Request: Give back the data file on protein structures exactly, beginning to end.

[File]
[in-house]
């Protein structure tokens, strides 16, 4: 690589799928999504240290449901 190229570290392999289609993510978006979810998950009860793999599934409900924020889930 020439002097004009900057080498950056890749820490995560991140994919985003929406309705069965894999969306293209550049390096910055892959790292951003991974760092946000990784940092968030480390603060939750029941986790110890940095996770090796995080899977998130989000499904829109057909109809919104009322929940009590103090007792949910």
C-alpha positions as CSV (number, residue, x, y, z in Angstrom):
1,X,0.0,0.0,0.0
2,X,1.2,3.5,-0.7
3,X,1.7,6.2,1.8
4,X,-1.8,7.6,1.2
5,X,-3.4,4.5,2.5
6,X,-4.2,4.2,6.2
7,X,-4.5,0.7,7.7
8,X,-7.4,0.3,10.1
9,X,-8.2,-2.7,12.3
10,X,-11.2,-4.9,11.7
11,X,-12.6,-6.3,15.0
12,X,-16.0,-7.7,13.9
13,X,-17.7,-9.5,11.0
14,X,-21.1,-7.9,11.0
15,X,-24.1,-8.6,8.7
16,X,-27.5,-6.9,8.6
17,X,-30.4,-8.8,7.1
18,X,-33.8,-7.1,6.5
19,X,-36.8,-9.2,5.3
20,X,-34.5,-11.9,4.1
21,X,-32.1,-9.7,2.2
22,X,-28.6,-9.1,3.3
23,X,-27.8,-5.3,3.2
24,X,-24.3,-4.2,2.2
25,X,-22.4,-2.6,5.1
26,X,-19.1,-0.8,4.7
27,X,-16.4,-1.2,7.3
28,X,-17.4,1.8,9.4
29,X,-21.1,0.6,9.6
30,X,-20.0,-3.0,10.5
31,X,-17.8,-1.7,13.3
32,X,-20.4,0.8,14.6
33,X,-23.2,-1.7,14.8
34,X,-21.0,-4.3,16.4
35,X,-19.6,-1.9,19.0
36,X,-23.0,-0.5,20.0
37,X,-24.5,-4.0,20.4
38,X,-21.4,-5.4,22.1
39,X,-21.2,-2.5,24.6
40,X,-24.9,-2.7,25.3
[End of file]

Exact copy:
[in-house]
């Protein structure tokens, strides 16, 4: 690589799928999504240290449901 190229570290392999289609993510978006979810998950009860793999599934409900924020889930 020439002097004009900057080498950056890749820490995560991140994919985003929406309705069965894999969306293209550049390096910055892959790292951003991974760092946000990784940092968030480390603060939750029941986790110890940095996770090796995080899977998130989000499904829109057909109809919104009322929940009590103090007792949910």
C-alpha positions as CSV (number, residue, x, y, z in Angstrom):
1,X,0.0,0.0,0.0
2,X,1.2,3.5,-0.7
3,X,1.7,6.2,1.8
4,X,-1.8,7.6,1.2
5,X,-3.4,4.5,2.5
6,X,-4.2,4.2,6.2
7,X,-4.5,0.7,7.7
8,X,-7.4,0.3,10.1
9,X,-8.2,-2.7,12.3
10,X,-11.2,-4.9,11.7
11,X,-12.6,-6.3,15.0
12,X,-16.0,-7.7,13.9
13,X,-17.7,-9.5,11.0
14,X,-21.1,-7.9,11.0
15,X,-24.1,-8.6,8.7
16,X,-27.5,-6.9,8.6
17,X,-30.4,-8.8,7.1
18,X,-33.8,-7.1,6.5
19,X,-36.8,-9.2,5.3
20,X,-34.5,-11.9,4.1
21,X,-32.1,-9.7,2.2
22,X,-28.6,-9.1,3.3
23,X,-27.8,-5.3,3.2
24,X,-24.3,-4.2,2.2
25,X,-22.4,-2.6,5.1
26,X,-19.1,-0.8,4.7
27,X,-16.4,-1.2,7.3
28,X,-17.4,1.8,9.4
29,X,-21.1,0.6,9.6
30,X,-20.0,-3.0,10.5
31,X,-17.8,-1.7,13.3
32,X,-20.4,0.8,14.6
33,X,-23.2,-1.7,14.8
34,X,-21.0,-4.3,16.4
35,X,-19.6,-1.9,19.0
36,X,-23.0,-0.5,20.0
37,X,-24.5,-4.0,20.4
38,X,-21.4,-5.4,22.1
39,X,-21.2,-2.5,24.6
40,X,-24.9,-2.7,25.3